8. The first is a wild guess. The second is my fervent belief, and it makes sense to the show. Simon paints a grim picture, but I don’t believe he intends to paint a completely hopeless picture and I don’t believe he thinks of it as a hopeless scenario.

    The drug war, as Carver points out, isn’t a war because “wars end”. But junkies do get clean, bad guys do turn good, other bad guys do go away and do hard time, and some rare kids do come through the maelstrom OK. One junkie at a time, one kid at a time, one bad guy at a time may not be enough to turn the tide, but these success stories do happen. Steve Earle, Felicia Pearson, and a host of brass band musicians who do shoot-outs with horns instead of Glocks are all real-world evidence of this. Bubbles being clean at the end of the season, despite whatever carnage transpires, would be an acknowledgement of this human truth.

    Speaking of…did you hear the trumpet shootout outside the Doo after KdV? Random trumpet players scattered all over the block kept challenging each other with the standard 4-note second line intro with a flourish to a C way way above the register, and then another trumpeter out of sight a block away would respond with a stronger one ending on a higher note. Three or four horn players kept at it for 10 minutes or so trying to outdo each other. It was beautiful, man. It was like a gang shootout, but with horns.

  9. Excuse me as I interject…

    How much loyalty do you suppose Levy has towards his employers? He works for both the Barksdales and Fat Face Rick, so I don’t think he has total Hagan-like loyalty to Avon and co.

    I always just figured Levy to be a merc who stuck with whichever drug kingpin was paying. Or maybe it’s that Avon gets locked up, so Levy moves on to Fat Face Rick.

    In any case, I don’t think Levy gives much shit about who he represents… kinda like Slim Charles… except slimier… and with 100 times less honor… and more morally reprehensive… ok so not like Slim at all. But you get the idea?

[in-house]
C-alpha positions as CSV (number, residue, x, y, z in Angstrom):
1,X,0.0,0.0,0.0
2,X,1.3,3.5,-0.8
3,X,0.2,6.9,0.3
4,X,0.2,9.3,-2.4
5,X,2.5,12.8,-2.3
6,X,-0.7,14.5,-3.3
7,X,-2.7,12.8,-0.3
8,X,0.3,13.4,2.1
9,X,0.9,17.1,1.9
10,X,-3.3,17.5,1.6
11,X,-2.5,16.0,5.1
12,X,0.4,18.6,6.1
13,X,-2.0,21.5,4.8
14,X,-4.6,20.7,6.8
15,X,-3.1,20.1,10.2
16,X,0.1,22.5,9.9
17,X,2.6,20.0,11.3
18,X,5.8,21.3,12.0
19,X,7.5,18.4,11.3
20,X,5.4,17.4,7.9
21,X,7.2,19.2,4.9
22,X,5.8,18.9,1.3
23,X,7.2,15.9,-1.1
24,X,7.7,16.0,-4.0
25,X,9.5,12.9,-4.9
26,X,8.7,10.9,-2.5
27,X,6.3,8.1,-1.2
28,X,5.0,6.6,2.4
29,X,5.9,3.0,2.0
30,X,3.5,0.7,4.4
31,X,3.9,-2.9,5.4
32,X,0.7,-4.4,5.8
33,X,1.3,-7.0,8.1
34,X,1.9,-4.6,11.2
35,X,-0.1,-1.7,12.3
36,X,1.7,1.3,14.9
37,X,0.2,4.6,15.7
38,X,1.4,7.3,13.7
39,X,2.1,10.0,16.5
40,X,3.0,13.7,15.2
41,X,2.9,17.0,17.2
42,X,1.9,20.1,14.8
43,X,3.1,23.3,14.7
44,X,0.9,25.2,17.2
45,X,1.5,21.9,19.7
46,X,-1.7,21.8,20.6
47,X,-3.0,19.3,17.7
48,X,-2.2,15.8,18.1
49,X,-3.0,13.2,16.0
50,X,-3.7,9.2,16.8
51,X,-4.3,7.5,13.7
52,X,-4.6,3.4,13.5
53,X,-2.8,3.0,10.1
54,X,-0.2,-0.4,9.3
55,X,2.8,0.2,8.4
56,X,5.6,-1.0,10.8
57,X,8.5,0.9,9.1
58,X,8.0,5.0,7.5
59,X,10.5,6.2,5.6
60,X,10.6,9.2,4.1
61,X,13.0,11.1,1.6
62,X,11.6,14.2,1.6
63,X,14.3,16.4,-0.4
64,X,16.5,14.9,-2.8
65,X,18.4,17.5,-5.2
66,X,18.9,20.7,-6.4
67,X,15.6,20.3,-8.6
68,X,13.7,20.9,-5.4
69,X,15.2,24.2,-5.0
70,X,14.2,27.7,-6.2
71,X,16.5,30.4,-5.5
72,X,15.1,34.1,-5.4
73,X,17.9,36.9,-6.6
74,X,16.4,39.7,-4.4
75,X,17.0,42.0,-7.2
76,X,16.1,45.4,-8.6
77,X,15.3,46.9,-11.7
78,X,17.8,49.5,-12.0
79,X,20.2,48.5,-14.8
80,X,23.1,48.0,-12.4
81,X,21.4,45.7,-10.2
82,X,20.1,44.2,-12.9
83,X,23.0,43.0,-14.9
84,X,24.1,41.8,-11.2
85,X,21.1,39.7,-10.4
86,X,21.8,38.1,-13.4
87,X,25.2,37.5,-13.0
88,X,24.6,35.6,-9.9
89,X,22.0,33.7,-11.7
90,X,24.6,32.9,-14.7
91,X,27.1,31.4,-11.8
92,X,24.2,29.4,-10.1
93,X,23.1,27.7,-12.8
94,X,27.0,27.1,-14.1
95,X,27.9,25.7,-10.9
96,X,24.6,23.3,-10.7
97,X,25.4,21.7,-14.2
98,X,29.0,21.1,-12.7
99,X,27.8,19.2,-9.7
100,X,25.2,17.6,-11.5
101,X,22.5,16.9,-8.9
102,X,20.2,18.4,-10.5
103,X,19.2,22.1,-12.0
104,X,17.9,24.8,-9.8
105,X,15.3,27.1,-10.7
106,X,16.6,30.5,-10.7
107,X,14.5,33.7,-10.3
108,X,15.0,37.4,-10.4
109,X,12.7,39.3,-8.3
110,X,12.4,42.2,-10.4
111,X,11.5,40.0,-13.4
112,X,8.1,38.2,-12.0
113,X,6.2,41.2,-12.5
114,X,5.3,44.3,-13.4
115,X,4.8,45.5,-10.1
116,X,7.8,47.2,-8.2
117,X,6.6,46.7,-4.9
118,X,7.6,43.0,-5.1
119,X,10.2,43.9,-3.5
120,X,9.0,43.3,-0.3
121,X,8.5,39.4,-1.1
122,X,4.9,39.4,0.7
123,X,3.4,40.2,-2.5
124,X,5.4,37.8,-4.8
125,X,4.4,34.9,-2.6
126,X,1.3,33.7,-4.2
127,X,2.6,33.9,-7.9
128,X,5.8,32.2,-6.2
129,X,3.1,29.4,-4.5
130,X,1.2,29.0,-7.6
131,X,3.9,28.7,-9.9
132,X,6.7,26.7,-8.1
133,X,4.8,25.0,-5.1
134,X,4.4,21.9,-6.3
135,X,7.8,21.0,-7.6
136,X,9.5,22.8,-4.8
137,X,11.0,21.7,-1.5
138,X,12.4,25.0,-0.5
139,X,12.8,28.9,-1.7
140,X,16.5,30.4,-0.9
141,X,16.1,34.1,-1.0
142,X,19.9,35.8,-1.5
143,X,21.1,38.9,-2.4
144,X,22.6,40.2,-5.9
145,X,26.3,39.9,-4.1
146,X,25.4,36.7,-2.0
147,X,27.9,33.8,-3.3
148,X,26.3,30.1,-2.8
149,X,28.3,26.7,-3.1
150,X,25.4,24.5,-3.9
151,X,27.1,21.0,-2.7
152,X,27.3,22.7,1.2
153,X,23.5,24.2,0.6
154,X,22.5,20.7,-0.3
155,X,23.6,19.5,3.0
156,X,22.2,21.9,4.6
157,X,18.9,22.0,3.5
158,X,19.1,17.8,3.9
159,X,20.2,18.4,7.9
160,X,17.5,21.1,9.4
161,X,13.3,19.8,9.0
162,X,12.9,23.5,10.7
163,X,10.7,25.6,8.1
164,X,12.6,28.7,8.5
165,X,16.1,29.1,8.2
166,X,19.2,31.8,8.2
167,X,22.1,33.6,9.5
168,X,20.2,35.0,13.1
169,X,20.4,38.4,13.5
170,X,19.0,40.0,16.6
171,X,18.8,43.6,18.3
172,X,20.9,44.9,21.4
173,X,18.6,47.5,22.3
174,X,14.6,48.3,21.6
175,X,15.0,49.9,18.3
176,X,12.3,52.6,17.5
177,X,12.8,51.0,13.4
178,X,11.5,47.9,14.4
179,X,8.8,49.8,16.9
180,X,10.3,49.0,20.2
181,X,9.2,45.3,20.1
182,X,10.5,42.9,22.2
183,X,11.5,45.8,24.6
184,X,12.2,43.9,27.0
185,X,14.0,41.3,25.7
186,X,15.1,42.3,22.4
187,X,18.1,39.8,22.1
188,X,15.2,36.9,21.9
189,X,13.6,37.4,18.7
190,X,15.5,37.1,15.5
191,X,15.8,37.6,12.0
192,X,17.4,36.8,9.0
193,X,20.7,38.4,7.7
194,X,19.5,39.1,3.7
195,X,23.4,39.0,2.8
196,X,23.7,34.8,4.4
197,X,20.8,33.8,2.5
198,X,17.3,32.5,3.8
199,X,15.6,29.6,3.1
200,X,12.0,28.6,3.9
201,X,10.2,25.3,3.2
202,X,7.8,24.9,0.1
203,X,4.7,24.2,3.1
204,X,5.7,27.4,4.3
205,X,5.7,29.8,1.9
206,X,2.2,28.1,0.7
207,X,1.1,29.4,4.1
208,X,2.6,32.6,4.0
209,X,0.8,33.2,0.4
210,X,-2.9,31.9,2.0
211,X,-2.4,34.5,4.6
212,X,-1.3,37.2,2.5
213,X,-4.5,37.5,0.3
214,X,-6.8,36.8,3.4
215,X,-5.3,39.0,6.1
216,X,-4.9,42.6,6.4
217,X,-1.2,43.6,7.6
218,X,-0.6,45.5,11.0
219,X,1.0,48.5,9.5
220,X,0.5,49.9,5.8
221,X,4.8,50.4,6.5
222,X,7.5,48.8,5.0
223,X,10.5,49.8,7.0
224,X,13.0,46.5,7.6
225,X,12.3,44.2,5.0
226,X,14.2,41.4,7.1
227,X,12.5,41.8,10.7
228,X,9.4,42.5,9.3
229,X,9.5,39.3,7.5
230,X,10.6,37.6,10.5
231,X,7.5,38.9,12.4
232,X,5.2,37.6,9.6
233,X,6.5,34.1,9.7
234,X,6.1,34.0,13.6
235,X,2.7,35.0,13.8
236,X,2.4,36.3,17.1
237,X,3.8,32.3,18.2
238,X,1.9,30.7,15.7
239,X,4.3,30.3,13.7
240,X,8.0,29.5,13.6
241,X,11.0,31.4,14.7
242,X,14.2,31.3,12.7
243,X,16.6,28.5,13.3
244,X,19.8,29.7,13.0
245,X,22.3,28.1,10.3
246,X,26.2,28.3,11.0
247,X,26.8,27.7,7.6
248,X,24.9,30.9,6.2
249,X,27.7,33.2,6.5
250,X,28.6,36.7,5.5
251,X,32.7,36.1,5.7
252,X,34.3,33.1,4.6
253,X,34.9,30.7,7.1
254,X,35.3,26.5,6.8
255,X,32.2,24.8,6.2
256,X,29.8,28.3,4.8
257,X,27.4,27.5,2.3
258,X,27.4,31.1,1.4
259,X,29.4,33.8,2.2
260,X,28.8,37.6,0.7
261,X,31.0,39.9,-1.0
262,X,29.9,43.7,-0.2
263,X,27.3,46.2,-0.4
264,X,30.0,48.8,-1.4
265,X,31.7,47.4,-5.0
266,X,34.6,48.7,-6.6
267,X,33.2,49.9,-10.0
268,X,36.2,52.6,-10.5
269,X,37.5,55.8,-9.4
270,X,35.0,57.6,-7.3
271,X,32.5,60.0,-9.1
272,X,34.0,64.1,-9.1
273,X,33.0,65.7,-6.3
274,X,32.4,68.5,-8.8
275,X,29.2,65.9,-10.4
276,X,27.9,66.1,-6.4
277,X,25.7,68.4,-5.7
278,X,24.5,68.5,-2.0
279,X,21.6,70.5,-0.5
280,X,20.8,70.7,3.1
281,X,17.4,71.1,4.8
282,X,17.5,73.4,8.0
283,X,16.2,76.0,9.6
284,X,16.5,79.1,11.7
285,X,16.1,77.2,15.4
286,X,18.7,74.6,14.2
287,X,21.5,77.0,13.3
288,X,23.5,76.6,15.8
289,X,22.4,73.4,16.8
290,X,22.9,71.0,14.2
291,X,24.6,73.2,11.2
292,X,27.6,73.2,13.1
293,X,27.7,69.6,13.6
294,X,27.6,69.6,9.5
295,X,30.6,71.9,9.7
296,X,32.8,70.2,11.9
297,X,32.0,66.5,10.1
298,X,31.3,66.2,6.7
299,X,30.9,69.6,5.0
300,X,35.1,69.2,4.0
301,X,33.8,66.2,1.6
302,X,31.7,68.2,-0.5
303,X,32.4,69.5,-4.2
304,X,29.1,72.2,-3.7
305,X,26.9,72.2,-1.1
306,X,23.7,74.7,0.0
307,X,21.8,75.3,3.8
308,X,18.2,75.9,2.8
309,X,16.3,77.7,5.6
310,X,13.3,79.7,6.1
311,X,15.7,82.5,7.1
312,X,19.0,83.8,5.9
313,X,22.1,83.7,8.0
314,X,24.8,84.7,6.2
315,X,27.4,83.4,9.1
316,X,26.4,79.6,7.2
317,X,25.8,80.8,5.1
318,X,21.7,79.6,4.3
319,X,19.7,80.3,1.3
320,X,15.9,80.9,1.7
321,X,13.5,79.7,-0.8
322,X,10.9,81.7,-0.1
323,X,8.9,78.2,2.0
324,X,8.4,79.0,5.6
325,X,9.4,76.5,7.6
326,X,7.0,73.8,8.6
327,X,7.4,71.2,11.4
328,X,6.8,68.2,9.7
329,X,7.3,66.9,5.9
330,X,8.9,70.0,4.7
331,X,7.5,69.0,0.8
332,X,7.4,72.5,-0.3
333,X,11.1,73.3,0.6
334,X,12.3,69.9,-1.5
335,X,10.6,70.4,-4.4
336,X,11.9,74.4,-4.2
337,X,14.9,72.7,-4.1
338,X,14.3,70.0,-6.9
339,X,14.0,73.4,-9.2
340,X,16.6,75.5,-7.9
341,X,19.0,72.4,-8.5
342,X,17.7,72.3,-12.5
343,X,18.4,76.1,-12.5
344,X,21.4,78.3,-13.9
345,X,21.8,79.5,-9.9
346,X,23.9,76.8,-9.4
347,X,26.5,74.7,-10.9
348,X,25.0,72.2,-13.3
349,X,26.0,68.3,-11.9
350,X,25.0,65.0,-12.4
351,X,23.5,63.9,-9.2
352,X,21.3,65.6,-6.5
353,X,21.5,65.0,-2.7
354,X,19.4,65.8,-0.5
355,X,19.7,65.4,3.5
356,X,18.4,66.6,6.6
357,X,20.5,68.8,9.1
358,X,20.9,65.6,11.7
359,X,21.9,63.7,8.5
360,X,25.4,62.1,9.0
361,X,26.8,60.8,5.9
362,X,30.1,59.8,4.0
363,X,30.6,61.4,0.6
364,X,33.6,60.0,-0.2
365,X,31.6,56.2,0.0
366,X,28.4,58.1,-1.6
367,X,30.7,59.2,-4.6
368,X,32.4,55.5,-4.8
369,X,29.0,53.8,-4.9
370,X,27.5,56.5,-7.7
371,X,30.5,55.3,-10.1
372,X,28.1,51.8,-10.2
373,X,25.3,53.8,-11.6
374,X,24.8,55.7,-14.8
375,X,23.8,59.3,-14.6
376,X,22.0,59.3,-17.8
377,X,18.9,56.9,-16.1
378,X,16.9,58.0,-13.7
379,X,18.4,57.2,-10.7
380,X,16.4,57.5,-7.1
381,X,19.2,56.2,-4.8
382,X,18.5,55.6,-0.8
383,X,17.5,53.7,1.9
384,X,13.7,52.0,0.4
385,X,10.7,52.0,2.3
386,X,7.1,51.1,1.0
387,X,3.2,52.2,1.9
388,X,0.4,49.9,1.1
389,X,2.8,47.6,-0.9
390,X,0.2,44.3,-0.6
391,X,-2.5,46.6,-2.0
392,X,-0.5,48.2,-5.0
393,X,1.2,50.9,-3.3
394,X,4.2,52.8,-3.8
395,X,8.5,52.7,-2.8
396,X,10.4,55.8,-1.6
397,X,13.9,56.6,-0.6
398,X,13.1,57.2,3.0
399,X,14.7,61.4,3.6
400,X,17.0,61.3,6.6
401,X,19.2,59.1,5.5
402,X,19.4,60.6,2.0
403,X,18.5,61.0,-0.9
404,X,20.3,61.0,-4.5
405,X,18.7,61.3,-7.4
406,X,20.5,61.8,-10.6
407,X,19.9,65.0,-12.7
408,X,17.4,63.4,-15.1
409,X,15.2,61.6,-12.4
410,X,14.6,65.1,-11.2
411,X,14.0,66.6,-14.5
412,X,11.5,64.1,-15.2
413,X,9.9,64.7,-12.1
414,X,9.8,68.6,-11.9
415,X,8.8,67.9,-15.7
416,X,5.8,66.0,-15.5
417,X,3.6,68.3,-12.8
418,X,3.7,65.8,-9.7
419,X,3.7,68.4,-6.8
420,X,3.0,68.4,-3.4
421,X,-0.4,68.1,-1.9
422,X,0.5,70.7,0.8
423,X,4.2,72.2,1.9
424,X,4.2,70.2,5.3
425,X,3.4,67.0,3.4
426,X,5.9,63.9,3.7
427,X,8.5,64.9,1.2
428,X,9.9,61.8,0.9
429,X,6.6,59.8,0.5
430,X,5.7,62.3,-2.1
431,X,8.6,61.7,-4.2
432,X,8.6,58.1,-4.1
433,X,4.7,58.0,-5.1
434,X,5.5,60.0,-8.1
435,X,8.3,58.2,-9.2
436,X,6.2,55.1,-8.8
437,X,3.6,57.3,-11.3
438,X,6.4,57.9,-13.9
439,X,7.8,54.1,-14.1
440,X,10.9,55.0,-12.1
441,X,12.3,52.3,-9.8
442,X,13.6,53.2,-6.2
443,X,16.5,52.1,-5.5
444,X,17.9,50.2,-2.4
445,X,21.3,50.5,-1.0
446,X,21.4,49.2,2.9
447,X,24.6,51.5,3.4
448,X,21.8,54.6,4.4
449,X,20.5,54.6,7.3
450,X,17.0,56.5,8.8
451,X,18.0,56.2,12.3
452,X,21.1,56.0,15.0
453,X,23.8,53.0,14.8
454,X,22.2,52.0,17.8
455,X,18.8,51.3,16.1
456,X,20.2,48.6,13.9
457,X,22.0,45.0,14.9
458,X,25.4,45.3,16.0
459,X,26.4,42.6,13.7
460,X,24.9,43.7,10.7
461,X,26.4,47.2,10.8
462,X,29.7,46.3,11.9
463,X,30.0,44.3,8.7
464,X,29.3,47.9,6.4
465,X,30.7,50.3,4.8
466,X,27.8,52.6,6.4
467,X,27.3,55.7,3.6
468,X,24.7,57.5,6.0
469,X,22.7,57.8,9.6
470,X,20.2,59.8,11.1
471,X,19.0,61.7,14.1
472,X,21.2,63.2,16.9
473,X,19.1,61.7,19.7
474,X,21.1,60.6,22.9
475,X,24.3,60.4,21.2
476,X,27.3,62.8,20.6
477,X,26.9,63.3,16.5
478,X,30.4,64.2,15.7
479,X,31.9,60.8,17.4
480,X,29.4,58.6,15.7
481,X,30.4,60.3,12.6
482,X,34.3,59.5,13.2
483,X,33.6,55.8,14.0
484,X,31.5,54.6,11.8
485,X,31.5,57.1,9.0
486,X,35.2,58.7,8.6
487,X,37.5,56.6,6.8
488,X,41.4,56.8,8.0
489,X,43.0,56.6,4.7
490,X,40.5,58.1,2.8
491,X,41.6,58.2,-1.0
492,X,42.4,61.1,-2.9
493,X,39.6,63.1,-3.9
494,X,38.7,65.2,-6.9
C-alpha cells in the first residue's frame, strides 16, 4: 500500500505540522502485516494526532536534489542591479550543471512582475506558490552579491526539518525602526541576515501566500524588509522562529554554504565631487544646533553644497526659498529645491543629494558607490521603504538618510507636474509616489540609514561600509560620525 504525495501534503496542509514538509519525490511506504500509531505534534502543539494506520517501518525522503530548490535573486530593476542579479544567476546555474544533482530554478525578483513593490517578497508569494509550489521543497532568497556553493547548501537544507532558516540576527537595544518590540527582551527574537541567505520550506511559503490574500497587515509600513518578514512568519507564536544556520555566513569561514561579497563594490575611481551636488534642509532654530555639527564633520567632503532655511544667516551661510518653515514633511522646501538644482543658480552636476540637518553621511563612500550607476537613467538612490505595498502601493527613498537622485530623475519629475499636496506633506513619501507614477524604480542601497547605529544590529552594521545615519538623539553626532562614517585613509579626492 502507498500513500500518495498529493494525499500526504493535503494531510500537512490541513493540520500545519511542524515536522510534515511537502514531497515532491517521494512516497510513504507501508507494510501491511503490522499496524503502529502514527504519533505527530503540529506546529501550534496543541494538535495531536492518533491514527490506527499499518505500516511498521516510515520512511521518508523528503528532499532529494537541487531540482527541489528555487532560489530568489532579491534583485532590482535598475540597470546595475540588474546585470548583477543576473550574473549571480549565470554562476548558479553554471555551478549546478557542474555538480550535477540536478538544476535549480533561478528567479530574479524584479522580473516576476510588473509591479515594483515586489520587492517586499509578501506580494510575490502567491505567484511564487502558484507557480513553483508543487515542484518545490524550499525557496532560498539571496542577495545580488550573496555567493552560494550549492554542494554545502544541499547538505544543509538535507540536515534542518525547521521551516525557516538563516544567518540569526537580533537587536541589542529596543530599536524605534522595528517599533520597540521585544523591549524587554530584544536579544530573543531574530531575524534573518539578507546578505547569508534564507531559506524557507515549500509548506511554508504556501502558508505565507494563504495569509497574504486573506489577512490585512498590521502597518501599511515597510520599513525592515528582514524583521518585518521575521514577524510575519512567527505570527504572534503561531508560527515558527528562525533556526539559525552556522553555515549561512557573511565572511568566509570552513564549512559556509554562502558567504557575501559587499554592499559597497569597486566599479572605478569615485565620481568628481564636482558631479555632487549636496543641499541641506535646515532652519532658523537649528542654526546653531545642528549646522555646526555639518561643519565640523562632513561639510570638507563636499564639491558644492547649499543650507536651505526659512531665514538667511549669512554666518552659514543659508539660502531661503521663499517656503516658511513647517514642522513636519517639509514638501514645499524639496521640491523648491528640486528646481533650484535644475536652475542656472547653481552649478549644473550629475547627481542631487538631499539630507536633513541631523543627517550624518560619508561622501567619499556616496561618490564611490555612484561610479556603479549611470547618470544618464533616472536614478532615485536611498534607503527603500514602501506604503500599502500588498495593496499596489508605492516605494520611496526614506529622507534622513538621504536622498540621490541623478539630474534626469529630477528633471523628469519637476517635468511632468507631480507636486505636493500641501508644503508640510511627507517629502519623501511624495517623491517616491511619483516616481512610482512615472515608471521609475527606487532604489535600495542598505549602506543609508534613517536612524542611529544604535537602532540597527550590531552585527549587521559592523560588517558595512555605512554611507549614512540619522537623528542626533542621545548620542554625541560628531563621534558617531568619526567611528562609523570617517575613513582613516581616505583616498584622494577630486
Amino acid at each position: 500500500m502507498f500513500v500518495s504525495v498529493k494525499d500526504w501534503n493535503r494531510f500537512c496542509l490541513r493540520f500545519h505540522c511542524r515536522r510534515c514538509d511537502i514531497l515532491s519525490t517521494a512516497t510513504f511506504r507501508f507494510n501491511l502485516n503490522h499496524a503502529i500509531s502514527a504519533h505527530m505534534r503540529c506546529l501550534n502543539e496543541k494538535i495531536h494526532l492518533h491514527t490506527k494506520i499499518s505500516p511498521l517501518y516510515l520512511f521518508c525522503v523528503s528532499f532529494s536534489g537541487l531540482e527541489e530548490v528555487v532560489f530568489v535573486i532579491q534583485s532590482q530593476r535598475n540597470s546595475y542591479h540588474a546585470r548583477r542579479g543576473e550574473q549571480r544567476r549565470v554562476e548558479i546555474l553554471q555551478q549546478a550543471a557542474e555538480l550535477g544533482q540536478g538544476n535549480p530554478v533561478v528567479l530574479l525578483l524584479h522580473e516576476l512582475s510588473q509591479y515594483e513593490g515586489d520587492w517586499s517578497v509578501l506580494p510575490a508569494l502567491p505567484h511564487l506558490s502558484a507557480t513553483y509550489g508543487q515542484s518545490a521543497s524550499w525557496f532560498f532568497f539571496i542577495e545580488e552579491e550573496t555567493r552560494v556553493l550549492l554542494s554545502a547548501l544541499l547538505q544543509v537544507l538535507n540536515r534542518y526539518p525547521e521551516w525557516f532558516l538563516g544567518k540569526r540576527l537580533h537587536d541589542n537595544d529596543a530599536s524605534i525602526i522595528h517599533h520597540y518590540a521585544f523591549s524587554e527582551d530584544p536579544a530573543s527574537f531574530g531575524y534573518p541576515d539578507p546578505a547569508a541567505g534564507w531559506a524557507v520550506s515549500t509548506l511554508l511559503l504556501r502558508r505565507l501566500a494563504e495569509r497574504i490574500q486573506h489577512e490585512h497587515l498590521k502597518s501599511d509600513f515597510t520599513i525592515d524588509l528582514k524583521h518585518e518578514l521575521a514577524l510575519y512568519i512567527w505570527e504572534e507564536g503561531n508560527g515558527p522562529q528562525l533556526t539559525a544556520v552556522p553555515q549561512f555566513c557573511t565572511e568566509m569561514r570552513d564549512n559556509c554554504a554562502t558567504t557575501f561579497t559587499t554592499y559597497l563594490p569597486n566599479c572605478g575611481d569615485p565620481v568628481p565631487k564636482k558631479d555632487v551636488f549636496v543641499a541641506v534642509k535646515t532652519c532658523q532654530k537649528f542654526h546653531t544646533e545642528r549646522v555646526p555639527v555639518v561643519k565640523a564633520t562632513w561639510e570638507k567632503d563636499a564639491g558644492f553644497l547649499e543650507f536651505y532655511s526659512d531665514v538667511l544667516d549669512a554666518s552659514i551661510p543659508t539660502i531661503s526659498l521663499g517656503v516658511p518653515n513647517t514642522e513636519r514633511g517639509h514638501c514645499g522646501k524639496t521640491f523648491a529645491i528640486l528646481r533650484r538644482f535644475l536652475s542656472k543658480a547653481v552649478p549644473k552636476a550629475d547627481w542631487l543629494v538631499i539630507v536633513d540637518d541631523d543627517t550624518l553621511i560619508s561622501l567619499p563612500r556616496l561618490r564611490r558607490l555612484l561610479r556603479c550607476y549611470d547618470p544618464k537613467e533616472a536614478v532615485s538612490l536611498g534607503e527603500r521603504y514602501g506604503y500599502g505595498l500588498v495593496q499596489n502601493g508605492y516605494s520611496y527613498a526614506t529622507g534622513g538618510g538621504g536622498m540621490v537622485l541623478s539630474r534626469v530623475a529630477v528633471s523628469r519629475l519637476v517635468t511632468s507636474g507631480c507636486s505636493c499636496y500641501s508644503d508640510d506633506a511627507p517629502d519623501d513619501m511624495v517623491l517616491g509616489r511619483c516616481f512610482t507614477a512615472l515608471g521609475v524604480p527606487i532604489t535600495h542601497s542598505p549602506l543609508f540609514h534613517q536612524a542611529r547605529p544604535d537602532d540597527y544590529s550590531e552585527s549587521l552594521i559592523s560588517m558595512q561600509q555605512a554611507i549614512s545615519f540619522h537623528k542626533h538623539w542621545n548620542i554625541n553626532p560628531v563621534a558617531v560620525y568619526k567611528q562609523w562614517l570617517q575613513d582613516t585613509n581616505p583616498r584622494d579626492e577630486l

As for our good friend Herc… He always seemed to me like a man who would be useful as long as he knew his limits and was working for the right people… sadly, he sure did not know his limits at all in Season 4 (poor Randy). If Herc accepted his place in the world, he could have been the Po-leece version of Stinkum or O-Dog. (ok, not really a complement…)

    Herc wasn’t smart, but that wasn’t his problem. I think his problem was that he didn’t know better than to aimlessly seek promotions.

  10. Herc did seem pretty invested in his sgt. stripes, Hon Tea

  11. I think he’s clueless.

    True, but reductive. I think it’s a lack of foresight. He’s never seen the long game. This is maybe me having my head full of Charlie Wilson’s War, but I don’t think Herc understood what was going on when he was in the unit, and now that he’s out of it I think he has less of a concept.

    All his actions bespoke someone flailing around, looking for the right thing to do in the next five minues, never thinking about the implications. I’d be shocked if he connected what he’s doing to what happened to Kima, because I just don’t think his brain has the capacity to make those connections. He’s got an ahistorical view: What’s going on RIGHT NOW. Such people have their uses, as you say.

    A.

  12. Now there’s a twist. A small twist, but a twist. When Herc and Carv are stitting on the trunk of the squad car, and Herc is begging Carver not to give up Colicchio, Carv tells Herc the story about Randy, Herc says in passing “I fucked up”.

    But Carv tells him that it matters. That it all matters.

    Maybe that was a hint of a foreshadowing of a glimmer of a preview of an epiphany, but Herc told Carv that it was basically OK that Carv had to do *him*, and that it’s OK to do Colicchio.

    Maybe Herc is realizing that it all *does* matter. I can tell you this, he is not a fan of working for Marlo Stanfield’s attorney.

  13. Yeah, I was coming in to say, “I guess we have a little more insight into Ray’s question now.” The moment for me was when Marlo chuckles after Herc tells him he lost his job over the camera: Same shit, different set of bosses.

    Herc is no alpha dog. He never will be.

    But there HAS to be an alpha dog or none of the other dogs survive.

    Chain of command.